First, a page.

Why My Friends and I Had More Wisdom When We Were 12 Than College Students and Faculty Have Today

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The average 12-year-old student at a yeshiva has more wisdom than almost any student at Harvard or most other universities. (A yeshiva is an Orthodox Jewish school with an emphasis on religious studies. About half the school day is devoted to religious studies — taught from the original Hebrew sources.)

This is probably true for many 12-year-olds in traditional Christian schools as well.

College students do have more knowledge than almost any 12-year-old in religious school. But they have much less wisdom.

Here are just three examples of basic insights into life that most 12-year-old yeshiva students know and that few secular students — or, for that matter, secular professors — know.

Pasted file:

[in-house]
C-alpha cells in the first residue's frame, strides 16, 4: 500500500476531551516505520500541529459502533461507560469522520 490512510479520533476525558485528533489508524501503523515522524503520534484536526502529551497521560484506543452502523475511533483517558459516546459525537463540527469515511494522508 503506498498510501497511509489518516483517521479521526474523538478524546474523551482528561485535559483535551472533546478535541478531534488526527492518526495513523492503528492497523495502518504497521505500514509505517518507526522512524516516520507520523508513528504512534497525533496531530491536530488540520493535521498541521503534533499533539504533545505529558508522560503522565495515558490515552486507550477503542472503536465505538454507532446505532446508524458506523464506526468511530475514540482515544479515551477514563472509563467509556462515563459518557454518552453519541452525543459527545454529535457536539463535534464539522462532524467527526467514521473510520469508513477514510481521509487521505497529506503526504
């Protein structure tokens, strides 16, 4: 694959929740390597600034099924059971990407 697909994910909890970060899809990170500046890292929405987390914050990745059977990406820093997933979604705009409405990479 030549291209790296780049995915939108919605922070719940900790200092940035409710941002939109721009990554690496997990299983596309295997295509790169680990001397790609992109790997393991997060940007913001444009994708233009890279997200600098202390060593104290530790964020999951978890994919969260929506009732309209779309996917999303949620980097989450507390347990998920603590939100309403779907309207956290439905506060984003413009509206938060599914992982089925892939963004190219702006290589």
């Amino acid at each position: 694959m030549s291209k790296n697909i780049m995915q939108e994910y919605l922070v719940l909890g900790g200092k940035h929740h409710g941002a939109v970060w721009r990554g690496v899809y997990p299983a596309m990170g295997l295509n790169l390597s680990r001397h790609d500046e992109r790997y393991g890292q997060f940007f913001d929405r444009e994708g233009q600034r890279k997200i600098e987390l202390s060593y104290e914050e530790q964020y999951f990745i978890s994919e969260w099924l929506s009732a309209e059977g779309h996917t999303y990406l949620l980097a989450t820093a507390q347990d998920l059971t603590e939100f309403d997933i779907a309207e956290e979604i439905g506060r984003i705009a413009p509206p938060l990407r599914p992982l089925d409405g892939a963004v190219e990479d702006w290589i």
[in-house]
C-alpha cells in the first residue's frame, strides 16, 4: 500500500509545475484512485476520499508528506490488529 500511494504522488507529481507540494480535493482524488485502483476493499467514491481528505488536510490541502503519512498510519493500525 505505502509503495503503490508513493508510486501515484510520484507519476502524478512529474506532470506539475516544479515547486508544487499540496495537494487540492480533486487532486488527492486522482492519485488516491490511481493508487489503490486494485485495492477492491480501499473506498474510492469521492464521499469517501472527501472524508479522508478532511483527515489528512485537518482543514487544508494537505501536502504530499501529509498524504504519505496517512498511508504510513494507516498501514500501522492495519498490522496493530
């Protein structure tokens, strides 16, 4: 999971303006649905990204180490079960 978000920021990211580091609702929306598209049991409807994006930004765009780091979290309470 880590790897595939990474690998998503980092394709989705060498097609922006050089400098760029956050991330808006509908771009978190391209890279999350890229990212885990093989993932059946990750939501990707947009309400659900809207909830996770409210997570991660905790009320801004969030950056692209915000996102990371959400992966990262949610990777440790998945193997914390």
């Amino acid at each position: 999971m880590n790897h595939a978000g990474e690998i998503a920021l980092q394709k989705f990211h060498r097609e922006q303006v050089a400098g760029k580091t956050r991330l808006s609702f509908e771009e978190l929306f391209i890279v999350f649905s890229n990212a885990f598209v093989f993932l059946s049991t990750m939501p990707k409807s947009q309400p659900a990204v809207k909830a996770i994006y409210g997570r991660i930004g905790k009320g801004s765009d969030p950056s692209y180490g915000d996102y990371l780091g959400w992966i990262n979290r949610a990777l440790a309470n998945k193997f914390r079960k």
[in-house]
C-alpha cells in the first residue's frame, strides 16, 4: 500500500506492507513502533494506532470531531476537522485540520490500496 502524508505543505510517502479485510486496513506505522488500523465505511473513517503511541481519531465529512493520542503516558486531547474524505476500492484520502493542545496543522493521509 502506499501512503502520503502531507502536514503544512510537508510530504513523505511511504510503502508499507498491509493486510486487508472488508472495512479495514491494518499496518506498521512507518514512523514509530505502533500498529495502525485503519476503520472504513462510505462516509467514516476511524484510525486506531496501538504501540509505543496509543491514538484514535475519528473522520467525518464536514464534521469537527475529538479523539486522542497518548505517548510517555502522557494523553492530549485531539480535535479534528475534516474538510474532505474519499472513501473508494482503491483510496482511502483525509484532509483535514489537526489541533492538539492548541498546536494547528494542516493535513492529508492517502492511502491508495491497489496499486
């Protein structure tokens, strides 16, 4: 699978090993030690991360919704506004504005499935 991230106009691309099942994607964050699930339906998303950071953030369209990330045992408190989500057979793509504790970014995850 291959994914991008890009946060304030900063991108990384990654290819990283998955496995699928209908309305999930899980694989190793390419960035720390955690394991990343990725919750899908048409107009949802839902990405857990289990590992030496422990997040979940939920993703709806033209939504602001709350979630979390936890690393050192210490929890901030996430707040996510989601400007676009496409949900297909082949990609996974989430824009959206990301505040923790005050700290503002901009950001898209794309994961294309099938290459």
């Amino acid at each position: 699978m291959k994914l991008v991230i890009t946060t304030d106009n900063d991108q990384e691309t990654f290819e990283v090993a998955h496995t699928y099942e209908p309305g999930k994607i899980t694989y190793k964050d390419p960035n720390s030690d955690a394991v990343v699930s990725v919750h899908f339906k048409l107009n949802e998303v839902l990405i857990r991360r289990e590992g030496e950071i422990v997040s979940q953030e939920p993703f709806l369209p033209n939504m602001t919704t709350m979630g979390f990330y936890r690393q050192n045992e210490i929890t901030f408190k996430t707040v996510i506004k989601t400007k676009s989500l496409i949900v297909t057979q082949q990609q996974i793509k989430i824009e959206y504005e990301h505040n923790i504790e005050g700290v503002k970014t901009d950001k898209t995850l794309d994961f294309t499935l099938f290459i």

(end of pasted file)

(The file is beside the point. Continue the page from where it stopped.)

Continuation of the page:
No. 1: I knew well before the age of 12 that people are not basically good.

No. 2: Precisely because human nature isn’t good, the preoccupation of my religious education was how to work on myself to make me a better person. Every yeshiva student in the world memorizes the Talmudic aphorism, “Who is the strong man? The one who conquers his urge(s).”

The great difference between a religious and secular education can be summarized thus: I was taught that the greatest problem in my life is me. In the secular world, students are taught that the greatest problems in their lives are others.

No. 3: People are to be judged by the standards and behavior of the generation in which they lived.

In the present Age of No Wisdom, the best educated — usually the same people who most lack wisdom — dismiss the unique moral accomplishment of America’s Founders because most of them owned slaves. Fools — the term for people who lack wisdom…

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